It’s time to apply new technologies and platform to enhance understanding and confidence while simplifying the experience. Millennials have a stated preference for a simple, streamlined mortgage process.
Opportunities for lenders
— Lead with empathy and education
Easy-to-follow guides and checklists are one way mortgage technology can help lenders meet those preferences and keep millennial borrowers comfortable throughout the process.
“Lenders need to prove our knowledge and experience. Let this generation know what to expect and be engaged throughout the process. Be relevant and customized with what we’re sharing with them.” — Amy VandeSand, Director of Consumer Market Research/FVP, SunTrust Bank
— Prioritize the relationships at the center of the mortgage transaction
The relationship at the heart of the origination transaction is paramount to winning (and keeping) millennial business. Ellie Mae’s 2018 Borrower Insights Survey found that 37% of millennial homeowners said more face-to-face interaction and more thorough communication with their lender would have improved their last mortgage experience.
— Make it easy for them to get information and assistance throughout the mortgage process
Millennials want easy, convenient access to their real estate agent and loan officer when they need it. Younger customers often feel more comfortable and familiar with live chat than they do with phone support or email; and according to a consumer study by American Express, 6 out of 10 U.S. consumers say their go-to channel for simple inquiries is a digital self-service tool (such as website, mobile app, voice response system for online chat).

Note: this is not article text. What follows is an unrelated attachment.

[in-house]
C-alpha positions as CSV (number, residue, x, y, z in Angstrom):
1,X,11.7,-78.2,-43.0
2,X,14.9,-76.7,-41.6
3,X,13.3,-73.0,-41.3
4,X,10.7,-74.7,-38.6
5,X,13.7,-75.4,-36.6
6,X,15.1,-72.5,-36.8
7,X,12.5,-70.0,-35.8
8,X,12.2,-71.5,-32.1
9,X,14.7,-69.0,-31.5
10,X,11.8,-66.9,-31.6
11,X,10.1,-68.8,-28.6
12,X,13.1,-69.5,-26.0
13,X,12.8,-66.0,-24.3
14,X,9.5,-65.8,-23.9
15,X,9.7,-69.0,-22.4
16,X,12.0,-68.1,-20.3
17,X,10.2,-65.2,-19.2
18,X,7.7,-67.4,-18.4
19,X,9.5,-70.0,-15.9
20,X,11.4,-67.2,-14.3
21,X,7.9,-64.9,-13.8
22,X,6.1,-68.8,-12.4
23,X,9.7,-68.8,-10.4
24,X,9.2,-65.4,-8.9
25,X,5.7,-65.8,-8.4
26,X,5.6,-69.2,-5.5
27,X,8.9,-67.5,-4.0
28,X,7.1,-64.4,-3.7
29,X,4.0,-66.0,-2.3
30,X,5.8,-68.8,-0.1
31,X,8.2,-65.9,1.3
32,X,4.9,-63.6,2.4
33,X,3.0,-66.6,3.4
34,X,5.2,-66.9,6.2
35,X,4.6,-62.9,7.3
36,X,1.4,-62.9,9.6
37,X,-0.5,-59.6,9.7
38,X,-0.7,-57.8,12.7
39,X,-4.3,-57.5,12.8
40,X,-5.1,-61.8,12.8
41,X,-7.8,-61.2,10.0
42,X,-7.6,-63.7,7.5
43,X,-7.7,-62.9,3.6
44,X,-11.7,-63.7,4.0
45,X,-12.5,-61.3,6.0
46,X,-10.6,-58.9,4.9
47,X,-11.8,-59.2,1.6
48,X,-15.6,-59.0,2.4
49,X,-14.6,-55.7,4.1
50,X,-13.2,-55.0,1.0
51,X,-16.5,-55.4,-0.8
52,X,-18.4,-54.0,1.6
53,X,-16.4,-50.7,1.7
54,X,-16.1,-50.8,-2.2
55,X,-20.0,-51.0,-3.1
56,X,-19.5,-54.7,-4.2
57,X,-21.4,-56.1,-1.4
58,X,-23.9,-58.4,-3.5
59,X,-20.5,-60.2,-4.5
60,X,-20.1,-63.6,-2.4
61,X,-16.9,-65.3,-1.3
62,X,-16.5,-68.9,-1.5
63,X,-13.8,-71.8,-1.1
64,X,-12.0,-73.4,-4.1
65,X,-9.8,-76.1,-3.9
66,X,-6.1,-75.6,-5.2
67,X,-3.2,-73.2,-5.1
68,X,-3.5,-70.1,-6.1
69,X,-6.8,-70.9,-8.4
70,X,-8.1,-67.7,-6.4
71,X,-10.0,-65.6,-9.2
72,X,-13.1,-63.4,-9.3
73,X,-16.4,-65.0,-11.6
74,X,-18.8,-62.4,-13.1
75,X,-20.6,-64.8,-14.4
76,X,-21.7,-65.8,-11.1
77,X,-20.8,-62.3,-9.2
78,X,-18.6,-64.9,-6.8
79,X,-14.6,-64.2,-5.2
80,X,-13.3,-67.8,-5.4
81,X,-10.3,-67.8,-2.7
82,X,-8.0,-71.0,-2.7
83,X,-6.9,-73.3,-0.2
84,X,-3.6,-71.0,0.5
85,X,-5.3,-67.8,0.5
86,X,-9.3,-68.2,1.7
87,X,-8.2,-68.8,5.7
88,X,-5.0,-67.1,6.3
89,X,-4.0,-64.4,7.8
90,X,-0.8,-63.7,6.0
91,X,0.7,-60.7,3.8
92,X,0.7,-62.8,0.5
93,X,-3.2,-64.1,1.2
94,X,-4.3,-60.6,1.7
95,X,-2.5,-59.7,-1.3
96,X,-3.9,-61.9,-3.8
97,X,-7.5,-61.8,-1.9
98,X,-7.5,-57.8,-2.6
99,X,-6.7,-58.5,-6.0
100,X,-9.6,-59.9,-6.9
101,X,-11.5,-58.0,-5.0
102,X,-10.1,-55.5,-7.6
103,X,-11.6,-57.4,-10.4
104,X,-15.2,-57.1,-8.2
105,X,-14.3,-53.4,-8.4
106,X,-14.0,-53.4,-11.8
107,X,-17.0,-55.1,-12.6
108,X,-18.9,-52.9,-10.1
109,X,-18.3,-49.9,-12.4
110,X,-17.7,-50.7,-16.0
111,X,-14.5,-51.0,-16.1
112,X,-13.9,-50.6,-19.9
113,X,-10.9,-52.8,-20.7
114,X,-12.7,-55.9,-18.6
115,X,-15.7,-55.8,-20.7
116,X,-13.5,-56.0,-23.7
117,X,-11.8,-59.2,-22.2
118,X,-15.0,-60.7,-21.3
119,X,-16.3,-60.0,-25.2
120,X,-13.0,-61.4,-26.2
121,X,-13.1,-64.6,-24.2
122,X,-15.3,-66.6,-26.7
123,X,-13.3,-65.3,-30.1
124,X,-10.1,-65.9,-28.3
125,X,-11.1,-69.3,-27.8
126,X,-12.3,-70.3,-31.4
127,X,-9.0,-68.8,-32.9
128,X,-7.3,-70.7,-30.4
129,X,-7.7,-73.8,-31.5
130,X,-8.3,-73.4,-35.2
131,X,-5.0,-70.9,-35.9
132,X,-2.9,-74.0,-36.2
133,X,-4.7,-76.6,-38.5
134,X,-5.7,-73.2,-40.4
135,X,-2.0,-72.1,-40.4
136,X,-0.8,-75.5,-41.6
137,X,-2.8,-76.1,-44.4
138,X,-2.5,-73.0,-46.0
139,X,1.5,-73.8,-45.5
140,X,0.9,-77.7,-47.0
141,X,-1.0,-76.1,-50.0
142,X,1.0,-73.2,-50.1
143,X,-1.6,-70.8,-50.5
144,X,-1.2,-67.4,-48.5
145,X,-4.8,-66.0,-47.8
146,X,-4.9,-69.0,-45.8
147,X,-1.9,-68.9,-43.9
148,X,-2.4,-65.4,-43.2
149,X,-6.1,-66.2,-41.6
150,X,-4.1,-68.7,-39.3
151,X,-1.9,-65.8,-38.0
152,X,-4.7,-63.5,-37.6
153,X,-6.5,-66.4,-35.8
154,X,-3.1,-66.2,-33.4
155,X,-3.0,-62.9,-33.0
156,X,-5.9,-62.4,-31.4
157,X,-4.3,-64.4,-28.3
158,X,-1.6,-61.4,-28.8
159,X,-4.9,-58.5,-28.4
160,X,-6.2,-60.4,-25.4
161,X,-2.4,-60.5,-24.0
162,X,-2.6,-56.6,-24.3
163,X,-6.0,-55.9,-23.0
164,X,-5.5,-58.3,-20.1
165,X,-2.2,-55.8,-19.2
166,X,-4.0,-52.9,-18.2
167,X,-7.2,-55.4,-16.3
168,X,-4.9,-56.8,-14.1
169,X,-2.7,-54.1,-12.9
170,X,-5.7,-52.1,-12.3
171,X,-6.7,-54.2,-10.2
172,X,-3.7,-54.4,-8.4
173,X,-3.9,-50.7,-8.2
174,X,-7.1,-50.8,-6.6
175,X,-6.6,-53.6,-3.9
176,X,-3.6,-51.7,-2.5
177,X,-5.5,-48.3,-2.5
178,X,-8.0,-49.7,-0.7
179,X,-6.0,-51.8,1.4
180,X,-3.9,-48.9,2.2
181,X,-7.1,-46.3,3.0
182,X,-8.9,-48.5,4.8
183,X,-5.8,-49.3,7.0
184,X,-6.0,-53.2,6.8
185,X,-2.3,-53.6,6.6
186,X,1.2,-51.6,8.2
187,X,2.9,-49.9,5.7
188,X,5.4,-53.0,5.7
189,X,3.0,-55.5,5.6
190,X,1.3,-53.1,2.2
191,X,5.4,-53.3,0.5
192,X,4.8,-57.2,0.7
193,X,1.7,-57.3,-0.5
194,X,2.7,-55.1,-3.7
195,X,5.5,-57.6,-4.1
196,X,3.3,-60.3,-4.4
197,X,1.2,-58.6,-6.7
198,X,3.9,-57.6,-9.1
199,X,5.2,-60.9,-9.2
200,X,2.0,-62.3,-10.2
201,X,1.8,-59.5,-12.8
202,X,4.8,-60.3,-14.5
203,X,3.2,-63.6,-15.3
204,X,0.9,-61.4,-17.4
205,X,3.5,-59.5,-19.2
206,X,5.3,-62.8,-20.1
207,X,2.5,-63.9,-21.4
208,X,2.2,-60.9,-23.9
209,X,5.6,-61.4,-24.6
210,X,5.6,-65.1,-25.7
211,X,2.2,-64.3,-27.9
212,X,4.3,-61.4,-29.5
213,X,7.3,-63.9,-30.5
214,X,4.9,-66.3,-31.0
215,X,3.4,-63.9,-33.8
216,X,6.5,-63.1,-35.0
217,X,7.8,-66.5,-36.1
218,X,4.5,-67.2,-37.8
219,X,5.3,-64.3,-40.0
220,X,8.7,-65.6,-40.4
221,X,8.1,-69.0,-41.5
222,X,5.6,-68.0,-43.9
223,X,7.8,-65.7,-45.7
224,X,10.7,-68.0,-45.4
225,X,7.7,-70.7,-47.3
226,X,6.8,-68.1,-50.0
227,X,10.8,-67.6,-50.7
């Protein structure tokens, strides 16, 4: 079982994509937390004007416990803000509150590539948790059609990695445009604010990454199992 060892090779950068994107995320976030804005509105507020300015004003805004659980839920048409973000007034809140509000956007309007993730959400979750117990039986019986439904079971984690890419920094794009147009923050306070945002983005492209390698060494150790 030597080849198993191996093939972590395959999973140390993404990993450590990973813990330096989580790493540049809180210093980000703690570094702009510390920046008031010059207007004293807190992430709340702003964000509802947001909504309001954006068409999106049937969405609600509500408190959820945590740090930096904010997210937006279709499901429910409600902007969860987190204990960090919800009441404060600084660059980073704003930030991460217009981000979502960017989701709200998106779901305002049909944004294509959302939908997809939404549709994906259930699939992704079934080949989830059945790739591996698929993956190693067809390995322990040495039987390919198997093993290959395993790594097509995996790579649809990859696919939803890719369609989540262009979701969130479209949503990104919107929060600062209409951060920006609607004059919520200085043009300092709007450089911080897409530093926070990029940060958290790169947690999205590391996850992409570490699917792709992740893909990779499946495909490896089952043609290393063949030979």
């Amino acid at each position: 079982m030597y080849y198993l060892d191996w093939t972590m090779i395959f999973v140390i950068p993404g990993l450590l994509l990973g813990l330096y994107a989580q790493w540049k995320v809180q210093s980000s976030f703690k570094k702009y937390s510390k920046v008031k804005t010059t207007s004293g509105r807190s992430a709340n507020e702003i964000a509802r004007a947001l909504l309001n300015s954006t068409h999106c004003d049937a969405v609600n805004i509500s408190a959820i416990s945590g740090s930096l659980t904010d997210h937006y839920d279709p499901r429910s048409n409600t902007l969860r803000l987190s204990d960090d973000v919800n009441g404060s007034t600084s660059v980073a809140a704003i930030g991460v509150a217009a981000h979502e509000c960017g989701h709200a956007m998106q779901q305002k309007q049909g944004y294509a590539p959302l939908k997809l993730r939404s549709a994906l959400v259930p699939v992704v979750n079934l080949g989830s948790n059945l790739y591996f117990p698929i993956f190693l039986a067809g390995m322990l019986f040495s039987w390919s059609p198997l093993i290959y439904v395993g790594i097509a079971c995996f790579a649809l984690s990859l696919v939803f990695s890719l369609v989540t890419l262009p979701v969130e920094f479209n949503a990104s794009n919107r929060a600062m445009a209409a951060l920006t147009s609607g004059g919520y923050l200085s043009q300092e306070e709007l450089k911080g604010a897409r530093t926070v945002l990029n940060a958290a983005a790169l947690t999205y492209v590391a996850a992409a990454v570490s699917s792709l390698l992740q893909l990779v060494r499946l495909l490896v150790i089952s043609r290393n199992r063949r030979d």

— Lead with great customer service
This is a generation with higher customer service expectations than their predecessors, and if you can offer superior customer service and foster meaningful borrower-loan officer relationships, millennials will keep coming back for more.
Economic strife aside, the buying power of the millennial generation is still significant, and the influx of millennial home buyers is just beginning. With a median aged of 33, roughly six out of 10 first-time home buyers are millennials, and millennials are expected to form 20 million new households by 2025.
“Millennials are shaping the market more than anyone realized. In fact, half of all buyers are under 36 and half of sellers are under 41.” — Jeremy Wacksman, Chief Marketing Officer, Zillow
Millennials have already ousted Boomers as the largest living generation, with numbers that continue to grow as millennial immigrants pad their already substantial numbers. Millennials are changing the market faster than we even realize, and the lenders who will lead the industry in the years and decades to come will be those who can empathize with the millennial plight and tailor the mortgage process to their unique preferences.
“As they’ve grown up, Millennials have continued to grow their wealth and their families and are now occupying the heart of the financial services market,” says a report from Edelman entitled Millennials With Money. “Whenever a generation ages, organizations that serve that market will need to adjust their assumptions, communications, and even their operations.”
You will not resonate with a millennial audience without true understanding and empathy, and this eBook seeks to both provide a more accurate depiction of millennial home buyers and equip you with tangible ways to better cater to your millennial borrowers.